Students’ Return on Investment

The Department of Education serves as a data repository for a variety of information allowing us to track student performance across time and in varying education sectors. Starting this month, the Department will embark upon a joint project with the Florida Council of 100 to determine the state’s return on investment for students attending various postsecondary educational institutions. The goal of this project is to track graduates of Florida’s public schools as they transition from colleges and universities into the workforce. The data analysis will examine the various jobs and wages these students obtain and compare them with the state’s costs of providing those same students with the postsecondary training and education they received within our education system. This unique opportunity will pull from existing data sources including the Department’s Education Data Warehouse as well as the Florida Education and Training Placement Information Program (FETPIP).

Giving Florida students an edge in the global economy

Guest post by DOE Educational Policy Development Director Lydia Southwell

In today’s marketplace, we are not just working with and competing with the person next to us, we are a part of a global economy and need to ensure our students are prepared for the challenge.

As we celebrate International Education Week this year, it is a good opportunity to reflect and promote the importance of “Inspiring Students Locally to Succeed Globally,” the theme for this year’s celebration.

So what is Florida doing to prepare its students?

Many Florida school districts offer dual language programs, which means part of the school day is taught in another language.

Some districts also offer special exchange programs, such as Palm Beach County’s relationship with the Ministry of Education and Science of the Kingdom of Spain. The effort allows some Florida teachers to teach in Spain and some Spanish teachers to teach in Florida. The experience is beneficial for both the students and the teachers. The district’s students also have the opportunity to hold live online chat sessions with Spanish students.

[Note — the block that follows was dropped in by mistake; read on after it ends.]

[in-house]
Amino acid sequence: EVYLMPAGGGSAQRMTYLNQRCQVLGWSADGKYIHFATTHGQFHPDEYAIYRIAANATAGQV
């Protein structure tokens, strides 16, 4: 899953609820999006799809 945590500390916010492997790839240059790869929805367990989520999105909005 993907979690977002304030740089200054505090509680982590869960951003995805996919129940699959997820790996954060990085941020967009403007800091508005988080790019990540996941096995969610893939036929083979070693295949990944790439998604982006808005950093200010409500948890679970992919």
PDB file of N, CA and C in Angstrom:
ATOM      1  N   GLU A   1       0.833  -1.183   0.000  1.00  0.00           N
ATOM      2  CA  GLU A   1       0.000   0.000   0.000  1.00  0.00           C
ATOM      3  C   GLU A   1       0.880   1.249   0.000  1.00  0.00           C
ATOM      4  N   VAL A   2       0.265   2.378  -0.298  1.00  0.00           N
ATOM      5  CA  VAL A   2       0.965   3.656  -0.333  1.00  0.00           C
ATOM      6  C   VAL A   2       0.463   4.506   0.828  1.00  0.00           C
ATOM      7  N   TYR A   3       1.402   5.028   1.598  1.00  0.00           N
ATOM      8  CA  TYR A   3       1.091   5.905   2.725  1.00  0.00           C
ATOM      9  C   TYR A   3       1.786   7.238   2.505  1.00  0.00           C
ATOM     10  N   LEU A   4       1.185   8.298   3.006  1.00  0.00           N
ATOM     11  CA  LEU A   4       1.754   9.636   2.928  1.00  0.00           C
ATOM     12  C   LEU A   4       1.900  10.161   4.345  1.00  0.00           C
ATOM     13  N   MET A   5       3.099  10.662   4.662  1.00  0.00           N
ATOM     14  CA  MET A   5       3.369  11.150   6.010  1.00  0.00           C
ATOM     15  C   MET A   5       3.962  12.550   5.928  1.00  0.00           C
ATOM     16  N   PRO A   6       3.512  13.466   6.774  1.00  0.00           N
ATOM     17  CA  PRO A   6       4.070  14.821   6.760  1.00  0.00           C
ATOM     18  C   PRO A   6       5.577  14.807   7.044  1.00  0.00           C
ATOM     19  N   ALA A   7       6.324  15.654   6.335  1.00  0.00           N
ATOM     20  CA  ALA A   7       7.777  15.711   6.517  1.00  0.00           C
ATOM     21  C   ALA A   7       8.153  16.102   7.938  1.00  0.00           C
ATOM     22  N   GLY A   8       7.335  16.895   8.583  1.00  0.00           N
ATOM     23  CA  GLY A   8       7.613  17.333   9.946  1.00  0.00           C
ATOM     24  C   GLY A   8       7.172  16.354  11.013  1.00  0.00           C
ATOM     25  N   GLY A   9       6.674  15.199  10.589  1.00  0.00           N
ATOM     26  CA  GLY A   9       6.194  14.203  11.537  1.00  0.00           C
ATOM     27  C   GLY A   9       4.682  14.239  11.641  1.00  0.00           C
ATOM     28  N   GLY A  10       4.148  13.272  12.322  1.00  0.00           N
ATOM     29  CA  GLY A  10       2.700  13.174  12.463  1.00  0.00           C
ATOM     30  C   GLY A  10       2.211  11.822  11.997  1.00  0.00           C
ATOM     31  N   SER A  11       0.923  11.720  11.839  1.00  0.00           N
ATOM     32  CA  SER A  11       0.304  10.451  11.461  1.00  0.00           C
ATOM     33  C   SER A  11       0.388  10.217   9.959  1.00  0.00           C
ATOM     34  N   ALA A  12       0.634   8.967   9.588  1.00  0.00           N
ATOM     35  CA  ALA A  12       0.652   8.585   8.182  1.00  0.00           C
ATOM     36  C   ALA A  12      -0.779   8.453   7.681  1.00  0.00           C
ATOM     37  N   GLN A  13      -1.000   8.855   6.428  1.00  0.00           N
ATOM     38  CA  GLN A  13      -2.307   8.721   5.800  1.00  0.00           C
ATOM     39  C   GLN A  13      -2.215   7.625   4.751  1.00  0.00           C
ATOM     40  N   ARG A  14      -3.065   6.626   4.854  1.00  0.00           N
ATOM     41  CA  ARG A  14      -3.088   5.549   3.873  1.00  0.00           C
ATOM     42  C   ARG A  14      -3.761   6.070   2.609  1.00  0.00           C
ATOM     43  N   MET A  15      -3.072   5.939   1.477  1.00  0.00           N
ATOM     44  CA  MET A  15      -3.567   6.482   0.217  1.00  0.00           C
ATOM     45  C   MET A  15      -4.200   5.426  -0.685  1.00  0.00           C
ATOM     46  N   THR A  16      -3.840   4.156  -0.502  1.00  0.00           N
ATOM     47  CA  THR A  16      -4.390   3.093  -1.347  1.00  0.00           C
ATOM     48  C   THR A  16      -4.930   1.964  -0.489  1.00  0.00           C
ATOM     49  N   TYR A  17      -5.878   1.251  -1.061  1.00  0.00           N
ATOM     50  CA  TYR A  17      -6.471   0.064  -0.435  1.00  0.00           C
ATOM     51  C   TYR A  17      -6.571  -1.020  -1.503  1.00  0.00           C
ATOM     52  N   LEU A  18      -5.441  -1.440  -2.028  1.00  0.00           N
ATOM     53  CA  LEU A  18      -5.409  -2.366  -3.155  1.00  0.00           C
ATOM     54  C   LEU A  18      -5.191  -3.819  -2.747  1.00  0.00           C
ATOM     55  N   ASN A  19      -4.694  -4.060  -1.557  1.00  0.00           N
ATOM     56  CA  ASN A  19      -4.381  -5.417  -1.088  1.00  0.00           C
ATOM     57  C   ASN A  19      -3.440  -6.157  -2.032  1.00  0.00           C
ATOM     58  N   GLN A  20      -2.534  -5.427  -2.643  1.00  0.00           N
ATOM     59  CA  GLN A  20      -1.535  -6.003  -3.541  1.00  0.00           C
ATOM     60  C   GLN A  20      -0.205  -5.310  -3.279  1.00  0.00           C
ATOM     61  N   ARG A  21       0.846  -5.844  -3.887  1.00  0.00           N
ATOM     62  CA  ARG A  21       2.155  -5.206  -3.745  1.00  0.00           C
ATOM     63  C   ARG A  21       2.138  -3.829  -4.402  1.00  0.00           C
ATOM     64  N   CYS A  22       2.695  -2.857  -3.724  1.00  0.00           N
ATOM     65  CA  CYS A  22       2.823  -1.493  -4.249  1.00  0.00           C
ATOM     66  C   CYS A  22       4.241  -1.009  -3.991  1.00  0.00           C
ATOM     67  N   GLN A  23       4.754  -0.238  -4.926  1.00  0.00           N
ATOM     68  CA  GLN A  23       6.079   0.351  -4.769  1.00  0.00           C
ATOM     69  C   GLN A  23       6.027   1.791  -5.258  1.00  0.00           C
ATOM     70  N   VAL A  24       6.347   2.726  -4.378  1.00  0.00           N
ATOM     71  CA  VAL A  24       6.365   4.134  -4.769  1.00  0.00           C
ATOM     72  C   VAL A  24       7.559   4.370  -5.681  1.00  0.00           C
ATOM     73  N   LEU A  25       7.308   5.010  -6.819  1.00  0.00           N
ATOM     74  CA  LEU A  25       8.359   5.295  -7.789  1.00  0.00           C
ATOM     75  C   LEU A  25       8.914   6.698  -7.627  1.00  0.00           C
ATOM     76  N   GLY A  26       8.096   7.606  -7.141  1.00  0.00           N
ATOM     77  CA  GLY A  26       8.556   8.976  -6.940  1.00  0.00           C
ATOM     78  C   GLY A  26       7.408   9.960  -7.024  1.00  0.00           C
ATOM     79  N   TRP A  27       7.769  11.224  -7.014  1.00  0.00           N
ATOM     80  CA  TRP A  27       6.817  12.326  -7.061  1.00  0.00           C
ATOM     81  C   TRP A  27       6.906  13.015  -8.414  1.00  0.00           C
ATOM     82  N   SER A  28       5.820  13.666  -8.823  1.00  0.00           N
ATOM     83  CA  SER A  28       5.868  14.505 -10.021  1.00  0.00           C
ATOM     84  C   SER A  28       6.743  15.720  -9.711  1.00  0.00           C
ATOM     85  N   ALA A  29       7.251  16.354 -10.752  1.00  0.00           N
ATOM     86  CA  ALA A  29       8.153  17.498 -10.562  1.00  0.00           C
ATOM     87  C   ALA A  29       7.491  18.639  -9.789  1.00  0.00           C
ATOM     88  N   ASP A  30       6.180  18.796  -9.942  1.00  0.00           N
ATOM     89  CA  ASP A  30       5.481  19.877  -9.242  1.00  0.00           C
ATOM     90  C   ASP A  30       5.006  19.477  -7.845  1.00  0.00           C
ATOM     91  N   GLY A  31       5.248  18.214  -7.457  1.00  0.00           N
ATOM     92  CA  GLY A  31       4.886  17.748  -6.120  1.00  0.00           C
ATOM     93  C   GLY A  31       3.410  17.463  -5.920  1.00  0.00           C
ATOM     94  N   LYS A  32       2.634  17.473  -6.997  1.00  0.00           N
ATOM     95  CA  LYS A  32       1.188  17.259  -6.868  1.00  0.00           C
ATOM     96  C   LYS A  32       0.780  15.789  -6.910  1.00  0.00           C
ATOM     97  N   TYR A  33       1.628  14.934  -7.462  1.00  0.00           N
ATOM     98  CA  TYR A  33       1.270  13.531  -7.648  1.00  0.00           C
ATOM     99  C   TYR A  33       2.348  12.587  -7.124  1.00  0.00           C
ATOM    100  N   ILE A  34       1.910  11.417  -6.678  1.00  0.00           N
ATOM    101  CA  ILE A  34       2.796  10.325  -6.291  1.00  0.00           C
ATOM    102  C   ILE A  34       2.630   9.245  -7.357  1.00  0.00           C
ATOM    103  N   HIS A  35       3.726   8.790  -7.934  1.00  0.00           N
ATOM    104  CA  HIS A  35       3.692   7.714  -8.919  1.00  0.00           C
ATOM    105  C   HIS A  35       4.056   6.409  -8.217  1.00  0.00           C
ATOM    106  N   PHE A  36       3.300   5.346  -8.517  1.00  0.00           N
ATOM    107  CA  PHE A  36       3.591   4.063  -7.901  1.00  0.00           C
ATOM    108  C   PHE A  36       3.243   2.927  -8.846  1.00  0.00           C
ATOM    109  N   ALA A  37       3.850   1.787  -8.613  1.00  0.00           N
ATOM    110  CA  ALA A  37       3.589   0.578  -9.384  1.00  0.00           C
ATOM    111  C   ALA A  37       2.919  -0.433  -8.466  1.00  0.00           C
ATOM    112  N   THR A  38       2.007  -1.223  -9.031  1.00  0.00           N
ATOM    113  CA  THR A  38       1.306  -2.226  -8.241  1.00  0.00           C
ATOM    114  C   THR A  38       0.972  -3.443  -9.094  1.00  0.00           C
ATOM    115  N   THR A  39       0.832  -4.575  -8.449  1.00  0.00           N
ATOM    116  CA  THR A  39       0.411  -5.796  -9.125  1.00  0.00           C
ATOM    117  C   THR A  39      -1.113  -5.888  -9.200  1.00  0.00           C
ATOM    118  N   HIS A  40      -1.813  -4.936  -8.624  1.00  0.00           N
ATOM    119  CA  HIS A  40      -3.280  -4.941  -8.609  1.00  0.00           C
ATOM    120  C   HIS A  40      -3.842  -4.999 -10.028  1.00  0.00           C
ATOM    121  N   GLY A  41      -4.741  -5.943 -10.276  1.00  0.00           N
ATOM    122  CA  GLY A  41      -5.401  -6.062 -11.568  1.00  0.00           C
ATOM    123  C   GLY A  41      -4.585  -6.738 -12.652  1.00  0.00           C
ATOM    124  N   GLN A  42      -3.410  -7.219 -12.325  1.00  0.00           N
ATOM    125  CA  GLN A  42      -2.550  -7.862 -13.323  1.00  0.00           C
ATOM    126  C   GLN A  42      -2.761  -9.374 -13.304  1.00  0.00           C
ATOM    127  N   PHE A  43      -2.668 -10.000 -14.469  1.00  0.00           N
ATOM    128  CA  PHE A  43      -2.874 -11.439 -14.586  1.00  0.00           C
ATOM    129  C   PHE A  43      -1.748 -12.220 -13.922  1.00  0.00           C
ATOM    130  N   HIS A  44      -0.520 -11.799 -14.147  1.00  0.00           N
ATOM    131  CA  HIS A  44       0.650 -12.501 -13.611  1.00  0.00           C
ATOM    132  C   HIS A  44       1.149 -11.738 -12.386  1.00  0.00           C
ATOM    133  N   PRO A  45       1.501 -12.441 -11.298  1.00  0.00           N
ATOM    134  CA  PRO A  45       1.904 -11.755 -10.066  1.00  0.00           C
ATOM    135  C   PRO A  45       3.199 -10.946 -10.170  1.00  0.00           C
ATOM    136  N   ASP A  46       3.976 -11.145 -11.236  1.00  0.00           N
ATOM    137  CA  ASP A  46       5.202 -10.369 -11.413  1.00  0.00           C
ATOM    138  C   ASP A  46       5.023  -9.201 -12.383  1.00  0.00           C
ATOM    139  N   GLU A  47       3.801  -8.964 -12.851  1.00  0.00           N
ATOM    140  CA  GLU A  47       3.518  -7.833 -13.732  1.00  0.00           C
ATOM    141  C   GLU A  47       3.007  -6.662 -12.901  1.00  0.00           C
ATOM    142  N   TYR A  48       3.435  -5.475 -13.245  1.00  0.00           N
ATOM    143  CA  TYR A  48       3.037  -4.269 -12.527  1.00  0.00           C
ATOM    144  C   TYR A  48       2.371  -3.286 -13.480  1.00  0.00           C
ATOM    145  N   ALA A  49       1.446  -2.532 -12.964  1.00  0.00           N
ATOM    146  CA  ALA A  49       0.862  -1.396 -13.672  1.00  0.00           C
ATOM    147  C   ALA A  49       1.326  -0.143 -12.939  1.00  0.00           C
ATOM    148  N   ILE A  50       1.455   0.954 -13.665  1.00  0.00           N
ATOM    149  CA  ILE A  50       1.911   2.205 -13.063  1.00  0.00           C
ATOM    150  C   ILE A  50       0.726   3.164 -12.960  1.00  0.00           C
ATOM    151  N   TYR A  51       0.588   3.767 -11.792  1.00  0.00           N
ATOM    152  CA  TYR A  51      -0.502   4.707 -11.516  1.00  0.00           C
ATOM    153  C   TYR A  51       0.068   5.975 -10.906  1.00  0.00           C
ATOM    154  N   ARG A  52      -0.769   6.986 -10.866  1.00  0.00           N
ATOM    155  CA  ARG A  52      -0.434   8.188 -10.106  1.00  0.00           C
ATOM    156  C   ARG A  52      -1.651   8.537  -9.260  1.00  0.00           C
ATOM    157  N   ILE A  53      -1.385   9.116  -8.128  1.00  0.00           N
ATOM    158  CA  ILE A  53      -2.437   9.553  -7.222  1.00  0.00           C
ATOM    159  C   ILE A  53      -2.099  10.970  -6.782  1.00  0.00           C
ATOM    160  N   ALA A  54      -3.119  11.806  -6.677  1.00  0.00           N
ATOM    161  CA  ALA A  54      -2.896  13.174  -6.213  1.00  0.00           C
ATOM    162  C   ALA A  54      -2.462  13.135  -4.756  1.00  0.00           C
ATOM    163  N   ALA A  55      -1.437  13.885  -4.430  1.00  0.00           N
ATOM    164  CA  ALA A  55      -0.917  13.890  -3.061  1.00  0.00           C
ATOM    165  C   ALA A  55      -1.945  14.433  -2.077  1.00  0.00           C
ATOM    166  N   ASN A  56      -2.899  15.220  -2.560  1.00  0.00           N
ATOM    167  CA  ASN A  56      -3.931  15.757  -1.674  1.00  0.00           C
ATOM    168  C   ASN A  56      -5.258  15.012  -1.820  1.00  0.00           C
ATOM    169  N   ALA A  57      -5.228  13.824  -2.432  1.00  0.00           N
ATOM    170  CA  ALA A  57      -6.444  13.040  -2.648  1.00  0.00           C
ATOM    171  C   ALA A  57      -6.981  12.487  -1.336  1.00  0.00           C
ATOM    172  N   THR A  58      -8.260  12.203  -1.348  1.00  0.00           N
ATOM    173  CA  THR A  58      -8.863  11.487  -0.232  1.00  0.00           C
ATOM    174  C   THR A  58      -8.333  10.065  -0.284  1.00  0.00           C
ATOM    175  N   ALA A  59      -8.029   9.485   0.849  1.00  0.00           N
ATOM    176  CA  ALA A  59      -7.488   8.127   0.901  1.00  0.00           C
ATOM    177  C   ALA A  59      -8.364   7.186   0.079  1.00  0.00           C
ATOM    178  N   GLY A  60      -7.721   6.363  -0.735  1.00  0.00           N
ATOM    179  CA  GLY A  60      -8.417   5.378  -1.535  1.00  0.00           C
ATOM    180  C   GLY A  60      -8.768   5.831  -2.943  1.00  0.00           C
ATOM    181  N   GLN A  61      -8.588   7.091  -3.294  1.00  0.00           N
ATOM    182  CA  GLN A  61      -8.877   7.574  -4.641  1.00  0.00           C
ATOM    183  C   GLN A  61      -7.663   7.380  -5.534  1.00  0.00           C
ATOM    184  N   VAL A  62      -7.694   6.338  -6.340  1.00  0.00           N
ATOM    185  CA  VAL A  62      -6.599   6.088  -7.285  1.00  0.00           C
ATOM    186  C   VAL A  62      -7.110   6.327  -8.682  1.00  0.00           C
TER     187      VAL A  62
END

Colleges and universities throughout the state also offer study abroad programs that are extremely beneficial in two ways:

  1. When American students study in other nations they learn more than what is in their syllabi, they learn the culture, something that cannot be taught in a classroom.
  2. International education is a vital service industry, bringing more than $20 billion into our country in 2009-10. According to Open Doors, 260,327 U.S. students studied abroad in 2008-09, and 690,923 international students from more than 200 countries studied in the U.S. in 2009-10.

But we are not stopping there.

Before full implementation of the Common Core State Standards, Florida is gathering information about how our students compare internationally in reading, mathematics and science. We are participating in Trends in the International Mathematics and Science Study (TIMSS), the Progress in International Reading Literacy Study (PIRLS), and the Programme for International Student Assessment (PISA).  Adjustments to Florida standards will be made based on the results of these studies.

Do your children participate in dual language or study abroad programs? What has their experience been?


Giving students a voice

They are our future, so shouldn’t they have a say in how their futures are built? Children’s Week, an annual celebration taking place this year from Jan. 29 – Feb. 3, supported by more than 100 organizations, is giving students a voice in everything from early childhood education to substance abuse treatment through its “Teens Only” Town Hall Meeting.

The meeting gives teens the opportunity to ask questions of government officials, policy makers, children’s developmental professionals and advocacy experts that are a part of the 20-member Florida Children and Youth Cabinet.

But there’s more! The students’ voice doesn’t end there.

As of last year, students selected for the “Teens Only” Town Hall Meeting are official members of the 12-student Youth Commission for the state of Florida! This Commission represents youth across the state and act as an advisory body to the Florida Children and Youth Cabinet. A Commission representative attends all Cabinet meetings and provides updates to the Cabinet on current issues facing Florida’s youth.